The irony of Kelly Thomas: his father was a cop

Kelly Thomas was murdered by 6 lowlife police officers last July (more here). As one would expect, they have not all been brought to justice. Only 2 officers have been charged. Manny Ramos has been charged with second degree murder, while Jay Cicinelli has been charged with involuntary manslaughter. This was only after the citizens of Fullerton protested outside the police station weekend after weekend. And of course, the fact Mr. Thomas’ father, Ron Thomas was former Sheriff’s Deputy didn’t hurt.

Keep in mind that if any other gang of 6 assholes had beaten a homeless, mentally ill man to death, they would have all been charged with murder, likely along with gang enhancements. If any other man had smashed a homeless man’s face in while saying, “You see these fists? … They are getting ready to fuck you up,” a first degree murder charge would have been a certainty.

I can also almost guarantee you that if my brother, father, or family member were murdered by police, I would not see an ounce of the justice Kelly Thomas’ family has seen, because I have no law enforcement in my family. If my father or brother had been beaten to a bloody pulp and died, I would have no credibility and would arouse no public sympathy. The public’s response would likely be, “well why did he disobey the officers?” as in the case of most victims of police murder.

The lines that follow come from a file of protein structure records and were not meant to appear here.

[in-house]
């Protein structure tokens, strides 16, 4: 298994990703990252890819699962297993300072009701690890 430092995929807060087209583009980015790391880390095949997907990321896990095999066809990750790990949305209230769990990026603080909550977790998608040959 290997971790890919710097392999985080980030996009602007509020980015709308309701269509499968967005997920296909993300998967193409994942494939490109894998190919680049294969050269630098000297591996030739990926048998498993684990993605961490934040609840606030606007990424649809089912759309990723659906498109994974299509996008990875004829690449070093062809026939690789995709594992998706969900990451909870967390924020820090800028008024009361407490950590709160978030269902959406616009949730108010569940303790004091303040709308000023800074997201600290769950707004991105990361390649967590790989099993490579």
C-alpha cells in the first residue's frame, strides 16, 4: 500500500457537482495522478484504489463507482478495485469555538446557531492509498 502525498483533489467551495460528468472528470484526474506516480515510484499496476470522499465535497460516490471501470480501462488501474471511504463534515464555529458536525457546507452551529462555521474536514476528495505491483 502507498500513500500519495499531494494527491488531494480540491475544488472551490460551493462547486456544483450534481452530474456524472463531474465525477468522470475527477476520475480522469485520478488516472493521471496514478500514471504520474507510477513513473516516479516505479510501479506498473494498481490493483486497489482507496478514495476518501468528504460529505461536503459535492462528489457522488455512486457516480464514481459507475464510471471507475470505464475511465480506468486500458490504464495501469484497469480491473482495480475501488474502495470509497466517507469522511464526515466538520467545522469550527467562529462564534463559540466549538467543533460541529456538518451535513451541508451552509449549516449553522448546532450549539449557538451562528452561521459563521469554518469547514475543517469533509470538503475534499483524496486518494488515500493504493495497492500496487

This brings me to the irony of a former law enforcement officer being made to suffer the grief of having his son die at the hands of police. This is a man who, if he did his job all those years, presumably dedicated his life to, among other things, extorting people with tickets and fines. If he did his job, he spent a great deal of his time ruining peoples’ lives, causing them to lose their jobs, and breaking up their families through enforcement of drug laws. This is a man who spent his life supporting the Thin Blue Line and engaged in and supported abuse of ordinary people with a violent system that has now unfortunately come back to haunt him in the worst manner possible.

It seems that for many who previously worked in law enforcement, when tragedy strikes them (the hallowed class), it is written off as a recent development, a current trend in corruption, and a problem of badly trained young officers, whereas when they used to work in law enforcement, they did everything ethically, constitutionally, and properly. They rarely stop to consider that perhaps the system was just this bad all along, but they didn’t notice it before because they were the ones wielding power, commanding undeserved respect, and receiving the benefits and protections of the law.